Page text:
The Southwestern Historical Quarterly, Volume 59, July 1955 - April, 1956 Page: 541
The following text was automatically extracted from the image on this page using optical character recognition software:
namely, that he tried and failed and tried again and again and
succeeded. It is a theme to which youth responds.
The book is a contribution to the field of literature about
Texans, for young Texans.
The Town that Died Laughing. The Story of Austin, Nevada,
By Oscar Lewis. Boston (Little, Brown & Company), 1955.
Pp. 235. $3.75.
At almost the very center of Nevada, rich silver ledges were
discovered during the year 1862. Followed the great rush of Jan-
uary, 1863. An early arrival at the new mining camp was one
David E. Buel, who is credited with naming the new place in
memory of Austin, Texas. Another early arrival was a newspaper-
man who founded, in May, 1863, the Reese River Reveille, which
still exists. Mr. Lewis has zealously conned through a file of this
journal, and in terms of selections and excerpts from it has pre-
sented a running narrative of the town's past. The method re-
quires that much shall be omitted from the historic record. That
which remains is entertaining, and is entertainingly presented.
The excerpts so generously provided will be read with varying
degrees of interest by students of western history, western humor,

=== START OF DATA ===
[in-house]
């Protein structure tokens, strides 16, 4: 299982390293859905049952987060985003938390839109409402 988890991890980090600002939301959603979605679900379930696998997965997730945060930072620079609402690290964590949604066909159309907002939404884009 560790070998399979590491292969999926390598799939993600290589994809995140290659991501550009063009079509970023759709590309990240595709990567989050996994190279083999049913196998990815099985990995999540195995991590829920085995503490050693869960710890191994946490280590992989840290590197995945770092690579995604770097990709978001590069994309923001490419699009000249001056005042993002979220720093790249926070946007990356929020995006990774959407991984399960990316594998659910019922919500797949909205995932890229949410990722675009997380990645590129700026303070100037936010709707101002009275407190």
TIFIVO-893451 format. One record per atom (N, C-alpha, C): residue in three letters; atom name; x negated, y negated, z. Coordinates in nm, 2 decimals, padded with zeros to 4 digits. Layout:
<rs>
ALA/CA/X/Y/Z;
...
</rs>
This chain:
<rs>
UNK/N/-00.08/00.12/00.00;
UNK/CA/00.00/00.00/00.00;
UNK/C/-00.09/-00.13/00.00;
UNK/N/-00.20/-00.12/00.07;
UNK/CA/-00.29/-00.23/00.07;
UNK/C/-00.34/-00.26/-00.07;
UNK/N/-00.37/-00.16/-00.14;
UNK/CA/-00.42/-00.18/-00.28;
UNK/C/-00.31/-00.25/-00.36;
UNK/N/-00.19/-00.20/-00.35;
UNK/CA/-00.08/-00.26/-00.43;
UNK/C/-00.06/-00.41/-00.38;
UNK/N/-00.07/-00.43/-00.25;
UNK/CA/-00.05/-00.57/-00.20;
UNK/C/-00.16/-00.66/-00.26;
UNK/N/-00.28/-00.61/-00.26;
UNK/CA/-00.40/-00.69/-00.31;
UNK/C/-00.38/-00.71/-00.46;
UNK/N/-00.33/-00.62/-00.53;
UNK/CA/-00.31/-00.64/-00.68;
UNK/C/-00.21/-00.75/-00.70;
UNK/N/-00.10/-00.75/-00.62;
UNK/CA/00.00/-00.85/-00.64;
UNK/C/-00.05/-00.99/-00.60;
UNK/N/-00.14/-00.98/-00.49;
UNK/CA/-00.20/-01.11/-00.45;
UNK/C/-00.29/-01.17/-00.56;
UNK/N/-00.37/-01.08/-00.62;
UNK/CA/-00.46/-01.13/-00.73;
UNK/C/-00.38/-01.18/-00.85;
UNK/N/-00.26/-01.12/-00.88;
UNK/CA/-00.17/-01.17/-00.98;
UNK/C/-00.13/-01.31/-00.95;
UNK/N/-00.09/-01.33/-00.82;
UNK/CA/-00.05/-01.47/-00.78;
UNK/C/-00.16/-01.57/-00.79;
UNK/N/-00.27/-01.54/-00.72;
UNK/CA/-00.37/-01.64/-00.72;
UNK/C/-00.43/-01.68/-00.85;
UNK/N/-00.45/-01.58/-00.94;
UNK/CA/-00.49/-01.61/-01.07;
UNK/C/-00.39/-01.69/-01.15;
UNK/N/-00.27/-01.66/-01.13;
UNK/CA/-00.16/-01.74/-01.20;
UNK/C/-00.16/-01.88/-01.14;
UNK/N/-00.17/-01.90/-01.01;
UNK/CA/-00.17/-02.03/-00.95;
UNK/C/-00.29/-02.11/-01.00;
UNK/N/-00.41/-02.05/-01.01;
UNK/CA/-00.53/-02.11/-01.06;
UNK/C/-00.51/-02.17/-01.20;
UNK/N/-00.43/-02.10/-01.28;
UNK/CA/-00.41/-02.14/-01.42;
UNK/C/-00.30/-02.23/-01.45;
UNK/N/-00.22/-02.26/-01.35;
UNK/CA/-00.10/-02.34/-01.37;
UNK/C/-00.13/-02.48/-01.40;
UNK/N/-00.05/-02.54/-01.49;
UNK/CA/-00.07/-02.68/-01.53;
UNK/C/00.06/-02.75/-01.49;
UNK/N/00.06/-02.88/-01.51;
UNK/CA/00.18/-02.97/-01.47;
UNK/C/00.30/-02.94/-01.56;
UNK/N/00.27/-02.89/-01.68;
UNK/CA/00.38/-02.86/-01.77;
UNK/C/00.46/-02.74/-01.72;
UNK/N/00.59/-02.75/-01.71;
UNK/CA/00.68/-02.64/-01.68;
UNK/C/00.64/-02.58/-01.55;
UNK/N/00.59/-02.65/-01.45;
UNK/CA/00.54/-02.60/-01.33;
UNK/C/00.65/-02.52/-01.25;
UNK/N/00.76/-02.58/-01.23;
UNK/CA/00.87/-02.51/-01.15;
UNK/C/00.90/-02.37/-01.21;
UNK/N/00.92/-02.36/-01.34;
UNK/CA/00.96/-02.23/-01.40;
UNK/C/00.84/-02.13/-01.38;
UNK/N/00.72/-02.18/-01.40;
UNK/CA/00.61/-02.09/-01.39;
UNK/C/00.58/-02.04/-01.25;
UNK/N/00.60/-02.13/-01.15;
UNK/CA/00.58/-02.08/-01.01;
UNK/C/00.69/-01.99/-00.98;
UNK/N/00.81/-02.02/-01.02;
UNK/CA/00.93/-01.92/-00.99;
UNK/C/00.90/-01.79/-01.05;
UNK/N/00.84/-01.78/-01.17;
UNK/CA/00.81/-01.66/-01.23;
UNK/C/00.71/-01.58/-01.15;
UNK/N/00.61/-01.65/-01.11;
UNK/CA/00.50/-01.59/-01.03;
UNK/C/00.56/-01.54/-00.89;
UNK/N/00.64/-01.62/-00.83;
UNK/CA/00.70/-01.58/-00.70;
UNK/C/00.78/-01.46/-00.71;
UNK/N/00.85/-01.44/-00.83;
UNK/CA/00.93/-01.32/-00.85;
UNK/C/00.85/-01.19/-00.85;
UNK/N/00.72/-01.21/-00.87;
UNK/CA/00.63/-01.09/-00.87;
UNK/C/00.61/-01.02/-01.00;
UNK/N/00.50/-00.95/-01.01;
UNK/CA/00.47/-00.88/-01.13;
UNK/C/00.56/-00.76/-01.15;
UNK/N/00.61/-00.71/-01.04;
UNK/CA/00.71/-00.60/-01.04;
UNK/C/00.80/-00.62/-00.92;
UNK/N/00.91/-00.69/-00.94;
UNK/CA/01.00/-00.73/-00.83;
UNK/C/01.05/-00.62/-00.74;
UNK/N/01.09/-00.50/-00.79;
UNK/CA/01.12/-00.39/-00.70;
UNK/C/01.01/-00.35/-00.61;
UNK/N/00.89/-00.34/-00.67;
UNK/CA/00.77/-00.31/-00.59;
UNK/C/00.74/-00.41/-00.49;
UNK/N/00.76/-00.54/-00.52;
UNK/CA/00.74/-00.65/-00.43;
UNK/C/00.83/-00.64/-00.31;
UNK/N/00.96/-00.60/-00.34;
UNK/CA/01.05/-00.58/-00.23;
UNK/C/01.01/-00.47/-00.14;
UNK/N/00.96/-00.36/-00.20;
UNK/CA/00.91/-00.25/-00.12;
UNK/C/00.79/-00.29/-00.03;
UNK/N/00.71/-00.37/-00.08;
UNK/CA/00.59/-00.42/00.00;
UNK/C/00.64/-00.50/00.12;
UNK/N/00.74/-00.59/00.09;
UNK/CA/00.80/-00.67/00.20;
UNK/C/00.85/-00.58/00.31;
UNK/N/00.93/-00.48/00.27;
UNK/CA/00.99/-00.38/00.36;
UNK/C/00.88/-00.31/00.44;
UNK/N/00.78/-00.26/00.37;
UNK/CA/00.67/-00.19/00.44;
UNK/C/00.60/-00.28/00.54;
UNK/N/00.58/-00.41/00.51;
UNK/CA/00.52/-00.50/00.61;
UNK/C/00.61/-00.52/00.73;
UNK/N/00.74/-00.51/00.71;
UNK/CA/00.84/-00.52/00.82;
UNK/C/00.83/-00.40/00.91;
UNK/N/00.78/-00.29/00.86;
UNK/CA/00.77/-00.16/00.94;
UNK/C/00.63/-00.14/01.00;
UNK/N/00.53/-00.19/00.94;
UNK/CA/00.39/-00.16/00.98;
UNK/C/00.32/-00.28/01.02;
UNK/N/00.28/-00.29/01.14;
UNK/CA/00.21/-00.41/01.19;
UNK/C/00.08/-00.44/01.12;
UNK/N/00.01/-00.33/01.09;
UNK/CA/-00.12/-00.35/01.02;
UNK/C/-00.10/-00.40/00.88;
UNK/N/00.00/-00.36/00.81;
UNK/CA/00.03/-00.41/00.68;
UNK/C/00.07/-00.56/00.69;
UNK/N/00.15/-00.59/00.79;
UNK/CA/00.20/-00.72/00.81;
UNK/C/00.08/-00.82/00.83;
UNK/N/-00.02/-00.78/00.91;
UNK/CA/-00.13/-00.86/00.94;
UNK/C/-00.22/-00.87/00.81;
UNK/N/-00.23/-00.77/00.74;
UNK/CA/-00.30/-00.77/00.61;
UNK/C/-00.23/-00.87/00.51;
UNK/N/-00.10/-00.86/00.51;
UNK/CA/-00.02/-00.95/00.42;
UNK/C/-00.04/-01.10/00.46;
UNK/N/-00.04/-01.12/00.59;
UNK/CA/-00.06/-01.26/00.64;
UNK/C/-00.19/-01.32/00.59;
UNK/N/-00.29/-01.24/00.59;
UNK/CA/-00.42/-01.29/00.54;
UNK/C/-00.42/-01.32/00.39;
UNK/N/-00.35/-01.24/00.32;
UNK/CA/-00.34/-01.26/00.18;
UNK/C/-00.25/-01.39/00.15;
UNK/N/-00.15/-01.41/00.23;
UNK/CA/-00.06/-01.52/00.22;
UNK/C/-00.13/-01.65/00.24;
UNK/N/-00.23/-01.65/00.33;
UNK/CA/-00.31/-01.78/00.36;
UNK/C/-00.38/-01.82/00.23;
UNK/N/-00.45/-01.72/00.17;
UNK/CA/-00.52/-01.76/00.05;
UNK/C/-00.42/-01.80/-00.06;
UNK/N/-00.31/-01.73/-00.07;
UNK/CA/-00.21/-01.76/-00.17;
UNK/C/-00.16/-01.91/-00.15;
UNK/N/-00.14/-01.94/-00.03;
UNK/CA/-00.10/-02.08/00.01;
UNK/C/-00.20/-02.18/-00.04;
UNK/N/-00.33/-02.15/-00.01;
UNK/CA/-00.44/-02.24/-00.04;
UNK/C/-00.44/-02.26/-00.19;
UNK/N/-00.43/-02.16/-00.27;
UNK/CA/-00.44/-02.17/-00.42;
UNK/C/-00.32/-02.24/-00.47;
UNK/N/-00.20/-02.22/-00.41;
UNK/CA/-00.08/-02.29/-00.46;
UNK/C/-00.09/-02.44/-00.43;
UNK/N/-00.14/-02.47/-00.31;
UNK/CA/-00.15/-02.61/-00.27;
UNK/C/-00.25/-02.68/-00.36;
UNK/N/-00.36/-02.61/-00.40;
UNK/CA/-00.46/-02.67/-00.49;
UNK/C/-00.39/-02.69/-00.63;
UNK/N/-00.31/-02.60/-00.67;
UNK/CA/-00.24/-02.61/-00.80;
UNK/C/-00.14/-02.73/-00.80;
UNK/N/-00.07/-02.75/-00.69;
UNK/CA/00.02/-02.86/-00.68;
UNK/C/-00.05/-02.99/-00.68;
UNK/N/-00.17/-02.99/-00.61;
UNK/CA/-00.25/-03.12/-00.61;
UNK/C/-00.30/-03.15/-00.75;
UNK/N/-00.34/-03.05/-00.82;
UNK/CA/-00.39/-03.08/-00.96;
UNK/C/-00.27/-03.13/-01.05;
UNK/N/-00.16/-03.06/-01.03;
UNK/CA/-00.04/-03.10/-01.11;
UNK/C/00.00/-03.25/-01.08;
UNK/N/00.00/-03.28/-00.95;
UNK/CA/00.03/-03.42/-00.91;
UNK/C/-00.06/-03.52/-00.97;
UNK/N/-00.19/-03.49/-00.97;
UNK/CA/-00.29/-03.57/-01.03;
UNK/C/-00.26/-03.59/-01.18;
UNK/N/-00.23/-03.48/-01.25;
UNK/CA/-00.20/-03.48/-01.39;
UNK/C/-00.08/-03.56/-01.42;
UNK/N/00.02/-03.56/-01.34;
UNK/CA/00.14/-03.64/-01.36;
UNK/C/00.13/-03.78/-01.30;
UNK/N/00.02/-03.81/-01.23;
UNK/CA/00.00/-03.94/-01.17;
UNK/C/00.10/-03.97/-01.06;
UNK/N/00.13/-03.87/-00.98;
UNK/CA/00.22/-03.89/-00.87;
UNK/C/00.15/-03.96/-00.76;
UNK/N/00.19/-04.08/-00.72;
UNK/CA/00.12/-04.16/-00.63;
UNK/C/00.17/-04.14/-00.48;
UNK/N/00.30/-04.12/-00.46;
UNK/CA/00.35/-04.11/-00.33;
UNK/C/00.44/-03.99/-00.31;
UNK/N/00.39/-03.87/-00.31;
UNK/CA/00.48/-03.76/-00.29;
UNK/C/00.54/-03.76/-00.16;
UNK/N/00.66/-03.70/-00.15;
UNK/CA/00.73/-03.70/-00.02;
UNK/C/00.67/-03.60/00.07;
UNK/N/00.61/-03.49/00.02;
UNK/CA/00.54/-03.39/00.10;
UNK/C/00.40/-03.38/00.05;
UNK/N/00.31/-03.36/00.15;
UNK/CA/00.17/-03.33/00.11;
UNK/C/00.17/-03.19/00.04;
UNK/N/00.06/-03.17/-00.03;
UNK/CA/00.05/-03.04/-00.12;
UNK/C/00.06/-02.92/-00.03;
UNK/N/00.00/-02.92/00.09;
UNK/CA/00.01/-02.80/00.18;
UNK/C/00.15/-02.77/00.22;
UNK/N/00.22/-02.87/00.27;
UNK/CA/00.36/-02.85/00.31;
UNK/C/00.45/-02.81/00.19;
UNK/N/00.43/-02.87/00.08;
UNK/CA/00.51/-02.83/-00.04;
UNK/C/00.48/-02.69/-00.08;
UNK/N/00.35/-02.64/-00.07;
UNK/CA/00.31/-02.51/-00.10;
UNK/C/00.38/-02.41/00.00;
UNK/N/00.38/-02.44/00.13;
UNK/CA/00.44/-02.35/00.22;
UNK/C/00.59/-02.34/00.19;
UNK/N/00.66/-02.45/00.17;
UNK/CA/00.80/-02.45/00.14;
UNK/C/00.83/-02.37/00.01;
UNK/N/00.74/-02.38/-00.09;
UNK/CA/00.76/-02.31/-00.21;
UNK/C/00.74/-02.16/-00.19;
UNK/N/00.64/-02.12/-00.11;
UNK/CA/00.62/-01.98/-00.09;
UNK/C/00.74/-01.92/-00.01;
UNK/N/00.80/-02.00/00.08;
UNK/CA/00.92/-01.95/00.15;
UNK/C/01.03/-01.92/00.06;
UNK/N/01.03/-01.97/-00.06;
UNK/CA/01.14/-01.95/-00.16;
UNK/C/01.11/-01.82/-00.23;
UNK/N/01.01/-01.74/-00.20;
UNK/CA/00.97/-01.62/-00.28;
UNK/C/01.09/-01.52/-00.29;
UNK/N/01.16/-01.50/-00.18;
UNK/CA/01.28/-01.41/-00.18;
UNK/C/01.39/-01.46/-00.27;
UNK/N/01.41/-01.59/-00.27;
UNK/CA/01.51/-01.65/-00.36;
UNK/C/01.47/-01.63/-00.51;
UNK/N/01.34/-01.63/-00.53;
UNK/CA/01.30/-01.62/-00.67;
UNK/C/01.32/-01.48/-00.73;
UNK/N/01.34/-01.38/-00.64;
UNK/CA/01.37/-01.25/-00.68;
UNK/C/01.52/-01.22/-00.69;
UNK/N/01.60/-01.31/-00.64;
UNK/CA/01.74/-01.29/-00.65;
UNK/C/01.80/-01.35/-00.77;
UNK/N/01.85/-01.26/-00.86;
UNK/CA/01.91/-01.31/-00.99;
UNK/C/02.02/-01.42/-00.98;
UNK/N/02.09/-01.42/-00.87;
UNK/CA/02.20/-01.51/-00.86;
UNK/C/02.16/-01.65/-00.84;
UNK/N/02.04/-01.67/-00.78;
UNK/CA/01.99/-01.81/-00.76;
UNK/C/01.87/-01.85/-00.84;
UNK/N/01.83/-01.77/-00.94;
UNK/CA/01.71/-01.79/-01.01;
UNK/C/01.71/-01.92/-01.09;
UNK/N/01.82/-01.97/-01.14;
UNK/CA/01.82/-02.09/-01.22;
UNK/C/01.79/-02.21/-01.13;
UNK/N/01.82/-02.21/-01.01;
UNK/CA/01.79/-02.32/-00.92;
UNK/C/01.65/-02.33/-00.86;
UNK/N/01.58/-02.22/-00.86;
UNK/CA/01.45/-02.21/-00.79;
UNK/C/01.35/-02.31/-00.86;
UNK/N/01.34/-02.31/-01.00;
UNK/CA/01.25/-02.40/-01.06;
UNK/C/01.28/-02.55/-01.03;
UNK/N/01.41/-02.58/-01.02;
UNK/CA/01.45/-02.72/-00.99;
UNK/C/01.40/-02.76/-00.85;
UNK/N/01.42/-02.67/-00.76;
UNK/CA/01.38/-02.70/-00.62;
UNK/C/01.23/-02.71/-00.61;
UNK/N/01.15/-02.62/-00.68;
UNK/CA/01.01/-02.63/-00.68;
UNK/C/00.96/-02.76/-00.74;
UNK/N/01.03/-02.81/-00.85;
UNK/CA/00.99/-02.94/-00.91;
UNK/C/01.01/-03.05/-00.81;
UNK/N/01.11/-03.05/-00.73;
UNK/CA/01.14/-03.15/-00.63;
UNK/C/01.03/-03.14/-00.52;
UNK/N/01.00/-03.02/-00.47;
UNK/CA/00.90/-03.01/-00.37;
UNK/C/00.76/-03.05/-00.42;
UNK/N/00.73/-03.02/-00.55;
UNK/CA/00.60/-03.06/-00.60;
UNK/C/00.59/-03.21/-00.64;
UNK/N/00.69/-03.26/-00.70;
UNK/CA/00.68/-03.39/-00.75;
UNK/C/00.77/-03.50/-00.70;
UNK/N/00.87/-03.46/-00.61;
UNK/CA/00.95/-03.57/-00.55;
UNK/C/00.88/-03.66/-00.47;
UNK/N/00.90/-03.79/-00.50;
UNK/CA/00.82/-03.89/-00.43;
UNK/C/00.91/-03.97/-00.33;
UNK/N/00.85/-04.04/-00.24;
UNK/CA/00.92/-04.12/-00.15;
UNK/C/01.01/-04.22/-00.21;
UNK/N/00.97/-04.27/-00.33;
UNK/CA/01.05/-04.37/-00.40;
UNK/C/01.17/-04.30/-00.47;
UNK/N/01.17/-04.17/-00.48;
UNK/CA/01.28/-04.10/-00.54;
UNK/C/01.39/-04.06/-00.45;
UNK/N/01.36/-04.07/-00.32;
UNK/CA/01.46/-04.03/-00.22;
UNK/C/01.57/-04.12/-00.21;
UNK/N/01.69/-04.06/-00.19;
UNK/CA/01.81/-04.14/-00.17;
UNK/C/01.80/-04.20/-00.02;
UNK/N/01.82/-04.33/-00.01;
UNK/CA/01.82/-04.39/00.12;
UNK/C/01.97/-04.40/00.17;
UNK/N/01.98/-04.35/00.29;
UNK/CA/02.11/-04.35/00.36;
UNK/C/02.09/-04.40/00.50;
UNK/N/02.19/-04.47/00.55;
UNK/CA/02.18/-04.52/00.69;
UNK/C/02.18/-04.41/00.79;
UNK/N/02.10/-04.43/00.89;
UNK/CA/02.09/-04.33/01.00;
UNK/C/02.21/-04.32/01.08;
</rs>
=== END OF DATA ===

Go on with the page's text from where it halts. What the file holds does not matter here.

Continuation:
and western folklore. Though Austin, Nevada, was never a large
place, and was prosperous for but a short span of time, it pro-
duced (or rather harbored) several persons who made names for
themselves in the world and whose "outside" unusual careers give
Mr. Lewis opportunities for some neat prose passages. "Grocer
Gridley and His Sack of Flour" illuminates an episode of Civil
War days that had its beginning at Austin; "The Odyssey of
Charles Breyfogle" recounts one of the best known of the mining
mysteries of the Old Pacific Coast; and "The Sagebrush Tinnet"
tells the story of an Austin girl, a singer, whose career led her
from San Francisco to fame, Paris, and Vienna.
The book emphatically makes good reading but is not to be
taken as a town history, in the current, accepted sense of a well-
planned community history. To produce such a work a method
different from that used by Mr. Lewis must be employed. He has
Here’s what’s next.
This issue can be searched. Note: Results may vary based on the legibility of text within the document.
Citing and Sharing
Basic information for referencing this web page. We also provide extended guidance on usage rights, references, copying or embedding.
Reference the current page of this Periodical.
Texas State Historical Association. The Southwestern Historical Quarterly, Volume 59, July 1955 - April, 1956, periodical, 1956; Austin, Texas. (texashistory.unt.edu/ark:/67531/metapth101162/m1/573/: accessed April 25, 2017), University of North Texas Libraries, The Portal to Texas History, texashistory.unt.edu; crediting Texas State Historical Association.